Torque Engine Reference

Torque And The Engine Reference

Torque is a large piece of software. Chances are that most of the applications you have worked on up to this point have only been a fraction of the size of Torque. This reference manual has been created in order to give you - be you a beginning developer or an experienced C++ programmer or somewhere in between - a step up on manipulating and extending Torque.

This document serves two purposes. First, it provides an introduction to many of the concepts and architecture underlying Torque--you could spend literally hundreds of hours browsing the class hierarchy in Torque; the Engine Overview makes it much easier to focus on the structure of the code, instead of drowning in the details of source files.

Second, it contains explanations and examples so that you can effectively work with Torque. It acts as a guide to the engine, so that you can save yourself time when you're looking for a solution to a problem. It also helps you do things the Right Way - so that you don't overlook anything, saving you debugging effort later (and making your game more efficient).

Note:
The Engine Overview documents are aimed at C++ developers and people looking to familiarize themselves with the general architecture and concepts of the C++ engine. If you are looking for more specific help with the Tools, Art, and Scripting please feel free to use the Table of Contents on the left to browse to your specific area of interest.

What Do I Need To Know?

It would be great if it were possible to buy Torque and without any prior knowledge start making incredible, technologically ground-breaking games... but sadly, that's not possible. Writing game engines is an advanced skill. Luckily, Torque is already written. All you need to do is start building off of its foundation.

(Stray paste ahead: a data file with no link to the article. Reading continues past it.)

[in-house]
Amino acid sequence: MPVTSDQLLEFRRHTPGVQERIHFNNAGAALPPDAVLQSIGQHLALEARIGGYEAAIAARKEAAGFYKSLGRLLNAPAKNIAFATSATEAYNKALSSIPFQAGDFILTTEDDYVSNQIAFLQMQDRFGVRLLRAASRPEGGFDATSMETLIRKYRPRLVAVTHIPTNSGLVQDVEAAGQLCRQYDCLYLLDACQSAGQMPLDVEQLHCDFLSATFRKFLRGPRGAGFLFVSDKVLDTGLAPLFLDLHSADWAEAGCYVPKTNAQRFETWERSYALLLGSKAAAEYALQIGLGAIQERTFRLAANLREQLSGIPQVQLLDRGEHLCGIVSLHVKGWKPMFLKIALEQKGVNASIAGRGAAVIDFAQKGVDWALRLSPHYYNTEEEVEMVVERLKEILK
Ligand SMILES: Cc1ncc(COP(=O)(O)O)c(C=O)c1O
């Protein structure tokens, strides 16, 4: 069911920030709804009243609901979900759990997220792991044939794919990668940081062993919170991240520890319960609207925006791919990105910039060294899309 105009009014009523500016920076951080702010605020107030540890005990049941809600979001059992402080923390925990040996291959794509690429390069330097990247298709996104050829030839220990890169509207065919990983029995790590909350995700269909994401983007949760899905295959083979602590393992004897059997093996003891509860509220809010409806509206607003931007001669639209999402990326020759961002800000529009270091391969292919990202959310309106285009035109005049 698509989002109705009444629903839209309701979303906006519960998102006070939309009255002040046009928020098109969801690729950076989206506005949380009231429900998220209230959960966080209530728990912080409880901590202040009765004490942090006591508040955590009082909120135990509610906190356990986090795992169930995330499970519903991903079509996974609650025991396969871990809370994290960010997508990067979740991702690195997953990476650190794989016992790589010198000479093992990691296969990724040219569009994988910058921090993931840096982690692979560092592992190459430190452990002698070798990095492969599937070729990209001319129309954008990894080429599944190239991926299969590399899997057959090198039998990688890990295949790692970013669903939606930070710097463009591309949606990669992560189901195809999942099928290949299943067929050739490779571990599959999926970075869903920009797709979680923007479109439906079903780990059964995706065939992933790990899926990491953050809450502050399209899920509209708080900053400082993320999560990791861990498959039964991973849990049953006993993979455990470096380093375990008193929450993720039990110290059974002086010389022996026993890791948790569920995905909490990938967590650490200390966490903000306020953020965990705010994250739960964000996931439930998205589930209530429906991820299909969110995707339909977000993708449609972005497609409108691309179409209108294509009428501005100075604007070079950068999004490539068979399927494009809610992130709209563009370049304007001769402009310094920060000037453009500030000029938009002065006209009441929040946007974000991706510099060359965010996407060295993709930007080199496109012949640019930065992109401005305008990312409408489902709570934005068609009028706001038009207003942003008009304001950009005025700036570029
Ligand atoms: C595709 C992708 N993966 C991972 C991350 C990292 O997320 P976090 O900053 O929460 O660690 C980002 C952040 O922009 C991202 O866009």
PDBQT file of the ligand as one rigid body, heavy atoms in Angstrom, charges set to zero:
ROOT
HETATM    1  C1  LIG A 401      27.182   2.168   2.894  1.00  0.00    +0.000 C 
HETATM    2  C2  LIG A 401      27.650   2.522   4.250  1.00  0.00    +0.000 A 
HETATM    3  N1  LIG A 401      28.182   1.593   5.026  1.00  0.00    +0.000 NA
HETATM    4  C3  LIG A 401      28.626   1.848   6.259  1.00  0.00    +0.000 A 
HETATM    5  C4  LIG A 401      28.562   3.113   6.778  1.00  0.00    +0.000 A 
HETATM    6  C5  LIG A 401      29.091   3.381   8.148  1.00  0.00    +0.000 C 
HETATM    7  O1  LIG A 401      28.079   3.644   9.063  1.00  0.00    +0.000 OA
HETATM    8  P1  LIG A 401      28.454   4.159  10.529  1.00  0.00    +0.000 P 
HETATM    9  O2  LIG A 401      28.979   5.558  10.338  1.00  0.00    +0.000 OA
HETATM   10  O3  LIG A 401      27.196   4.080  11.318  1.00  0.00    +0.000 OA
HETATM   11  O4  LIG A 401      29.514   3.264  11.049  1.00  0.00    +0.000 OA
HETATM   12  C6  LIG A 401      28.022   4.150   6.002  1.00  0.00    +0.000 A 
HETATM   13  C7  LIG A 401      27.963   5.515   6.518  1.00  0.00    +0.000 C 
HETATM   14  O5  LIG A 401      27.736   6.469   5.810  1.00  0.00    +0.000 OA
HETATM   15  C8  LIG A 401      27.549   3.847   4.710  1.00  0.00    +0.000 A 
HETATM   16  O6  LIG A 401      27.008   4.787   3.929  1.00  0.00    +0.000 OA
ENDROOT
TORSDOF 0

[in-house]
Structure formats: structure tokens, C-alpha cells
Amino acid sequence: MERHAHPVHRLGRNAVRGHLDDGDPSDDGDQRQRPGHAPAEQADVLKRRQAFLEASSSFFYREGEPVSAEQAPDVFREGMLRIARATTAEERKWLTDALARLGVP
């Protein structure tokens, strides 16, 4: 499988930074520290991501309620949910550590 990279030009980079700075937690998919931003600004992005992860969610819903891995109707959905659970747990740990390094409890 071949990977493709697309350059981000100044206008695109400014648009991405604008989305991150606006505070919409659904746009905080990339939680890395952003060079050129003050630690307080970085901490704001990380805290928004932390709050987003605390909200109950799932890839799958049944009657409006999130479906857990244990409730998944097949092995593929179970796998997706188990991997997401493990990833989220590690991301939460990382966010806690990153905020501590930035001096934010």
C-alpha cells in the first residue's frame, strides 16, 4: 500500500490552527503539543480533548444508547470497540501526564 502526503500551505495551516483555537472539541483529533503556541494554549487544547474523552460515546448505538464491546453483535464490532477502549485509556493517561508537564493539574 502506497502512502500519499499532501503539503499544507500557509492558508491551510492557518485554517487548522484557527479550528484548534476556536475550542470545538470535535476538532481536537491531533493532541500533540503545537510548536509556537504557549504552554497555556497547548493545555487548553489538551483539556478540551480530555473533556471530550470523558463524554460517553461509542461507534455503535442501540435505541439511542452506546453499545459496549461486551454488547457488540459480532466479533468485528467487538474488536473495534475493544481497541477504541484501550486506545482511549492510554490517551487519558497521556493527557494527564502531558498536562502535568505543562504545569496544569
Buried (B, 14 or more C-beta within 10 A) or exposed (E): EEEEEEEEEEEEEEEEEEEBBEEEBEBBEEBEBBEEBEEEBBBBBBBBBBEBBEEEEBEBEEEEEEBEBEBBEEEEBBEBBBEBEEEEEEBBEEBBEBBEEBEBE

So, what you do you need to know to develop with Torque? You need to be able to read C or C++ code. You should be familiar with basic datastructures, like vectors, linked lists, trees, and queues. You need to be comfortable with pointers and memory management. A familiarity with linear algebra, or at the least the basics of 3d graphics, will be important, as will an understanding of network protocols and file I/O.

But, you say, wait, I didn't pay much attention in Linear Algebra (or I haven't taken it yet)... I don't like data structures... or maybe you're just a beginner programmer. Am I stuck up the proverbial creek without a paddle? By no means! You have in your posession one of the best educations in programming you could hope for. You will learn something by working with Torque. Just stick with it - post on the forums and hang out on IRC - and you'll find yourself quickly learning more than you ever thought possible. When I started working with Torque, I thought I was a good C++ programmer - but I have easily doubled my C++ knowledge by working with it.

Don't give up. Keep your wits about you. Go for a walk when you start seeing SimObjects dancing before your eyes. You're going to be fine!

What Do I Do If The Docs Are Incomplete?

Torque is, as we've mentioned, a large and complex body of code. Though we have made every effort to accurately document all the code in the engine, it is entirely possible you will encounter undocumented, incompletely documented, or just plain wrong documentation.

This is OK. Here is how you deal with this:

  1. Figure out what is going on. This means you need to open the source files and read through them, see how the code is interrelated. Take notes, and map out the function calls that are made, and the data structures that are used.
  2. If you have questions, seek out wisdom on the GarageGames IRC channel, or the User Forums. There are a lot of people out there who have probably encountered the same or similar problems. For best results, make sure you've put some thought into the problem - make a real effort to solve it on your own. People are always more willing to help if they can see that you've put forth serious effort and run into problems.
  3. At this point, you've hopefully solved your problem. If not, repeat steps 1 and 2.
  4. Now that you understand what's going on, add documentation to aid those who come after you! GarageGames hosts the user managed Torque Developer Network, a wiki designed to allow all Torque users to contribute back to the community.